Jamaica Bay gets $20M stimulus from feds to create ecology park

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Jamaica Bay will be the recipient of millions of dollars of federal stimulus money, an infusion expected to create a breathtaking “ecology park” along the massive body of water, officials announced last week.

The city will receive $20 million to restore 38 acres of wetlands and natural grasslands adjacent to the Paerdegat Basin Combined Sewer Overflow Facility on the shores of Jamaica Bay.

It will implement an environmentally friendly stormwater management plan by reintroducing local vegetation, restoring the shoreline and constructing a large catch basin to prevent rainwater runoff and street litter from reaching the bay, Gov. David Paterson’s office said in a joint announcement with Mayor Michael Bloomberg announcing the funding.

When the project is completed, five acres of parkland will become the ecology park, which will offer “open-access to salt marshes and grassland areas with permeable pavement walkways and viewing platforms,” the statement said.

The park will also include exhibits to serve as an educational tool for schools and tourists to learn about the coastal habitats that occur within the city region. Project construction is expected to be completed in January 2012, at which time the property will be maintained by the city Parks Department.

“Any time you can restore ... any semblance of habitat is really good news,” said Doug Adamo, chief of the Division of Natural Resources for the Gateway National Recreation Area, whose boundaries include the bay.

“This kind of habitat restoration, especially grassland, is rare in the region, which lost a lot of grassland habitat in the beginning of the Industrial Era,” he noted.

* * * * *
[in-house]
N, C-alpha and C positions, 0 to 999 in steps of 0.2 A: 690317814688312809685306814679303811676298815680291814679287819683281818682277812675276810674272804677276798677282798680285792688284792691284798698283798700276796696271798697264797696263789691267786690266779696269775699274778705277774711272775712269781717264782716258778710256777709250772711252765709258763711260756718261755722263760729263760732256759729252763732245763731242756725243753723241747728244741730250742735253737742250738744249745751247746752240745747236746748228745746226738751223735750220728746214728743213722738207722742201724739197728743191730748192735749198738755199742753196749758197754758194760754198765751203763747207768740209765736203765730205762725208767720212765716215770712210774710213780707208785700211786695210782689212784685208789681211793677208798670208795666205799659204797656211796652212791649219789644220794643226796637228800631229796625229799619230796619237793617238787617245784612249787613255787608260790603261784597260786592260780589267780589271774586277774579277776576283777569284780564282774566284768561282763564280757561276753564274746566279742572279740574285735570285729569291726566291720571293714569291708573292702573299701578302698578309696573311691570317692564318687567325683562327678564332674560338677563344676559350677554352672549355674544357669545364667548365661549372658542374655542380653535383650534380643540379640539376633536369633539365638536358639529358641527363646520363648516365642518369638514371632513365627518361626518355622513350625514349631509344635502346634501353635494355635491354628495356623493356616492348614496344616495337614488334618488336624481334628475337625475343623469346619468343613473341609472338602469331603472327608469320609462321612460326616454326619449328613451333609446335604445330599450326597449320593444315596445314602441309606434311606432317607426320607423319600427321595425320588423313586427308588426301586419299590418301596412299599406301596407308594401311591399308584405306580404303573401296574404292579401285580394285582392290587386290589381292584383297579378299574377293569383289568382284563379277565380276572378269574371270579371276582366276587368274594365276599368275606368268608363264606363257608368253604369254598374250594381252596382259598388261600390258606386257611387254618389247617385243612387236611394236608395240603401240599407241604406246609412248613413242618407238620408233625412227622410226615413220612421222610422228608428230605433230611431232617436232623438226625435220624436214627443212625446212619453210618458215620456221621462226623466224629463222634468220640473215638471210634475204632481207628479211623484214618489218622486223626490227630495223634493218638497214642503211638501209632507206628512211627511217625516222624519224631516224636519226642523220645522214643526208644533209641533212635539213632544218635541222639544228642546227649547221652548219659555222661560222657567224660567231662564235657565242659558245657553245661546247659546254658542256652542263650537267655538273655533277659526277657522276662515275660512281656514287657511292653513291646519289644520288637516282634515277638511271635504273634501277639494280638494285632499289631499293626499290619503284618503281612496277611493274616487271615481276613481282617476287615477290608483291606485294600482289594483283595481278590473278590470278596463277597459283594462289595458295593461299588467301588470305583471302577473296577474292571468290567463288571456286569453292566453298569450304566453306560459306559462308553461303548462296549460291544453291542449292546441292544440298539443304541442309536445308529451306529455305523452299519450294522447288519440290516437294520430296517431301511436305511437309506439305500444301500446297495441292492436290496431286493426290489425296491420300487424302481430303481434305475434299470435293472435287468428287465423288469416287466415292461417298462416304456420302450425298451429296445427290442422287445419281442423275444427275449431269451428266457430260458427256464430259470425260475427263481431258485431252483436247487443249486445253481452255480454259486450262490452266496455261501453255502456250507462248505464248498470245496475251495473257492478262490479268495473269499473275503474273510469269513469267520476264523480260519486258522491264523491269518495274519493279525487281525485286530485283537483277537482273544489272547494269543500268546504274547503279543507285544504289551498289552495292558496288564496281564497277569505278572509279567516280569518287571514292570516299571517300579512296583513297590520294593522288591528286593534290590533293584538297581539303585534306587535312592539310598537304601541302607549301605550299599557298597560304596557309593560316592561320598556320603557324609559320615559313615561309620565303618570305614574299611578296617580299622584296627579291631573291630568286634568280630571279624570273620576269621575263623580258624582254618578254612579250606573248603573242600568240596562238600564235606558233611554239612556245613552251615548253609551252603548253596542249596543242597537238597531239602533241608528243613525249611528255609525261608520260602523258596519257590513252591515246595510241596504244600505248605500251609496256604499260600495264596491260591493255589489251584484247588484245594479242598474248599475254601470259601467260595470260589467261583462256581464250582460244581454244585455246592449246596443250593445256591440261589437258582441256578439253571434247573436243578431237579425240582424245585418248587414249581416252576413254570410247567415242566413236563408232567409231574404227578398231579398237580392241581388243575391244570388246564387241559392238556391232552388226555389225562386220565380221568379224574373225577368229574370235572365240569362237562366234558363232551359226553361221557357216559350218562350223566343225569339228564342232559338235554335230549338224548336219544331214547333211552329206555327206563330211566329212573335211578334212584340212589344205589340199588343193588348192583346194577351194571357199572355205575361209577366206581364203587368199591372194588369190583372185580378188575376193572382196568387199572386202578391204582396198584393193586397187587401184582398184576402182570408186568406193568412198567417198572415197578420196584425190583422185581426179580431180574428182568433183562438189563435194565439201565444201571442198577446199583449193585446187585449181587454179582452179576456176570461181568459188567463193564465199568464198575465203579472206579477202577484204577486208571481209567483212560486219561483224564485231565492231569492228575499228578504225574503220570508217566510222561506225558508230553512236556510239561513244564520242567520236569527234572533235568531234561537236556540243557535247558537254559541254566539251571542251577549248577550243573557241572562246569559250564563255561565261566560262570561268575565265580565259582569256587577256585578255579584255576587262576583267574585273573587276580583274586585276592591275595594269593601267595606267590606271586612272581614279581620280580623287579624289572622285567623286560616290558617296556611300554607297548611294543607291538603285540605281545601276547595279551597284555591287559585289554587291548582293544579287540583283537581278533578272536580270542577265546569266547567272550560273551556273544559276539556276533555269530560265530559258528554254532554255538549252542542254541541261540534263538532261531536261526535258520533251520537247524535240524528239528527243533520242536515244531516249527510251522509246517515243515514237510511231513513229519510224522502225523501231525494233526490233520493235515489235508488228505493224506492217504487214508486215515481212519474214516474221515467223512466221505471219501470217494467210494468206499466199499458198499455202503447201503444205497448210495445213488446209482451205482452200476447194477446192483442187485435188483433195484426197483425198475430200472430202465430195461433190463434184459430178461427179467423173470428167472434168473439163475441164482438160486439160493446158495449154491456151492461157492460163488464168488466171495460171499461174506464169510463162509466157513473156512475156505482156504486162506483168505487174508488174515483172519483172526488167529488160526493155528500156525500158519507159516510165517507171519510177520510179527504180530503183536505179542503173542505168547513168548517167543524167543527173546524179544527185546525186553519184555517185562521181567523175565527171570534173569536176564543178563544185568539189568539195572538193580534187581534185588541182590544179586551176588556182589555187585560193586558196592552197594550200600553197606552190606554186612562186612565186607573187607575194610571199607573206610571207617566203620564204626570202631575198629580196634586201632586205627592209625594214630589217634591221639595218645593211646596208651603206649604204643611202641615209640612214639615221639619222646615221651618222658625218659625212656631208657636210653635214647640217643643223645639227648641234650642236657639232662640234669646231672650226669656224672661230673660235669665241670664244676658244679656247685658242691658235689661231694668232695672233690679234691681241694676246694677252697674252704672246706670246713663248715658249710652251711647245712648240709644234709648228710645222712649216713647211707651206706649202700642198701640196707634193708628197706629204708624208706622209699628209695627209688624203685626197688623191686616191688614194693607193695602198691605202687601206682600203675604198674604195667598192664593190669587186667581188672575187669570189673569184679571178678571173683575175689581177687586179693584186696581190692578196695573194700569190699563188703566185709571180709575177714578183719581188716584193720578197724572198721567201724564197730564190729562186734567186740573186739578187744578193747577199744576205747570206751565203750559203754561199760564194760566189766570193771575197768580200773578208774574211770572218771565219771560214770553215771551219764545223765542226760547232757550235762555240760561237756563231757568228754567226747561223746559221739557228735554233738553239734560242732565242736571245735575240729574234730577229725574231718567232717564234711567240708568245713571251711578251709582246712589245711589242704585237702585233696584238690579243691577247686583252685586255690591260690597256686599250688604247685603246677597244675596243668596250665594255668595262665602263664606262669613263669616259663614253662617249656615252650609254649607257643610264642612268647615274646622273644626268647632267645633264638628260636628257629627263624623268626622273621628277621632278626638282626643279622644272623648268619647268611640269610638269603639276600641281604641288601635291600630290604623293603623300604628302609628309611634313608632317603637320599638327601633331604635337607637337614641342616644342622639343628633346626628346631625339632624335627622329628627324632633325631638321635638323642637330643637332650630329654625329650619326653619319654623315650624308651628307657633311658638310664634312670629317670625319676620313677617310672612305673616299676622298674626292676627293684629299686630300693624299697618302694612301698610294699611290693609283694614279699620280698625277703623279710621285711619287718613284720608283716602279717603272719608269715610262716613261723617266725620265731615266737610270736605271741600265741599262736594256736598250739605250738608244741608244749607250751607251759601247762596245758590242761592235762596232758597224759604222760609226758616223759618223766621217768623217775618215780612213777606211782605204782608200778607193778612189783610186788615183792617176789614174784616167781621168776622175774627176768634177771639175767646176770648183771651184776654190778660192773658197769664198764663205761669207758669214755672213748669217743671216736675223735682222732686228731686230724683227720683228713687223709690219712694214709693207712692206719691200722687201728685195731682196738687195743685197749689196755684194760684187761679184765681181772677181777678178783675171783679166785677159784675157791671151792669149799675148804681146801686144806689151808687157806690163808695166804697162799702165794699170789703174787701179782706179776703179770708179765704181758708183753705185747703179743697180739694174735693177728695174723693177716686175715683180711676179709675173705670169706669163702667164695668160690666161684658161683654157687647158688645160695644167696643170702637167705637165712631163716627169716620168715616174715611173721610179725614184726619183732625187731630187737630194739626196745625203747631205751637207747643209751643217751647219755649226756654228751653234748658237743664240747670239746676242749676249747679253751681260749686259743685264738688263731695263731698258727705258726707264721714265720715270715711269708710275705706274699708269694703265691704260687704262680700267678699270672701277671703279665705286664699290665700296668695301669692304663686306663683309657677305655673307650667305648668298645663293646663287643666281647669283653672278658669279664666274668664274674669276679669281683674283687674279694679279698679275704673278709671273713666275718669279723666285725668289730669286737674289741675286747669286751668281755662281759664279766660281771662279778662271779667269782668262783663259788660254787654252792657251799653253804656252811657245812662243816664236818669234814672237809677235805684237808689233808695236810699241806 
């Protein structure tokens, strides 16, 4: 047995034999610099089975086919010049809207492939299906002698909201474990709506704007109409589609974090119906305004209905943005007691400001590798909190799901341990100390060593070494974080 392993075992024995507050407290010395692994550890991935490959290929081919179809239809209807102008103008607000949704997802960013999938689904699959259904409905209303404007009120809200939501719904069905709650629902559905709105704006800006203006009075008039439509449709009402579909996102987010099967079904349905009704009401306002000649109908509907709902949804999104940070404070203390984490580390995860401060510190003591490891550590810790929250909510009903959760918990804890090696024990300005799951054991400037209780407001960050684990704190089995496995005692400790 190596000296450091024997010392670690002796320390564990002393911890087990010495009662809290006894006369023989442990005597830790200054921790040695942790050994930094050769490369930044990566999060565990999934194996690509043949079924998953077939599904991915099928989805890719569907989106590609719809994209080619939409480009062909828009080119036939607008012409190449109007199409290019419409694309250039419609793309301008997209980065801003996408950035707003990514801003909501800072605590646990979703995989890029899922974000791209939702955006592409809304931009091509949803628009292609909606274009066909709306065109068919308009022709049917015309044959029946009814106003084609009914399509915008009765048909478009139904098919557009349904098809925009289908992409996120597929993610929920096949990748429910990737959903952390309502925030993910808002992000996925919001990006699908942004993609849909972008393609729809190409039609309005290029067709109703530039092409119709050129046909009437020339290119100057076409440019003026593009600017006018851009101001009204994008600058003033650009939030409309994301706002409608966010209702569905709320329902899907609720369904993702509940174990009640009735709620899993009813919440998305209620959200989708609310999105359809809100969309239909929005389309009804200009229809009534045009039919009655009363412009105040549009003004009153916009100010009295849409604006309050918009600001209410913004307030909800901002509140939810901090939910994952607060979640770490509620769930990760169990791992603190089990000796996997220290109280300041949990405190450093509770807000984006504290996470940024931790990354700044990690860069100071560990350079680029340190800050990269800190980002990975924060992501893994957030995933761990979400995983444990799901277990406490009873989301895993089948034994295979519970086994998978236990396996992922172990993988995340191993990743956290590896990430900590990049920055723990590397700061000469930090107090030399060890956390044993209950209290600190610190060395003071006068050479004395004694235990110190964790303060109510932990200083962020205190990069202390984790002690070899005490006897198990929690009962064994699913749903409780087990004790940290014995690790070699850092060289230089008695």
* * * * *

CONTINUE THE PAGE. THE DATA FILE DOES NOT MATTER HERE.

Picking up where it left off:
Dorothy Turano, district manager of Community Board 18, said she is excited about the project — particularly since the board’s new offices at Bergen Avenue and Avenue K in Brooklyn will be near the park, which will be at Bergen Avenue and the bay.

“We are pretty excited about it,” said Turano. “It should be a beautiful area.”

The board is expecting to move into its new offices next March. The park could be completed by June 2010, Turano said.

The bay, which borders Brooklyn, Queens and Nassau County, includes 26,645 acres of open water, meadowland, marshes, dunes and forests. But the body of water is the depository of the city’s treated wastewater — approximately 300 million gallons a day.

That water has a high concentration of nitrogen and the bay’s marshes can only remove a fraction of it, resulting in less than optimal water quality. Wastewater and overflow from four sewage treatment plants contribute to harmful algae blooms that diminish the bay’s dissolved oxygen, a condition that can kill wildlife.

The city will also receive $50 million to replace two obsolete gas turbine emergency generators with three new diesel-powered emergency generators at the 26th Ward water pollution control plant along the bay. The city will renovate the facility’s emergency generator and replace outdated electrical equipment.

The new generators are expected to provide the plant with a dependable back-up power source and permit the plant to continue operations off the grid during periods of peak energy, according to the governor’s office. Project construction will begin in December 2009 and be completed in July 2012.

In all, the city will receive $220 million in stimulus funds through the American Recovery and Reinvestment Act for water infrastructure improvements via the Clean Water State Revolving Fund.

“These projects will provide a bounty to New York City by saving money through increased energy efficiency, protecting our waterways through improved wastewater treatment, reducing flooding after heavy rains and restoring precious wetlands,” Paterson said in a statement.

Gary Buiso is a reporter for Courier-Life Publications, a sister company of TimesLedger Newspapers.

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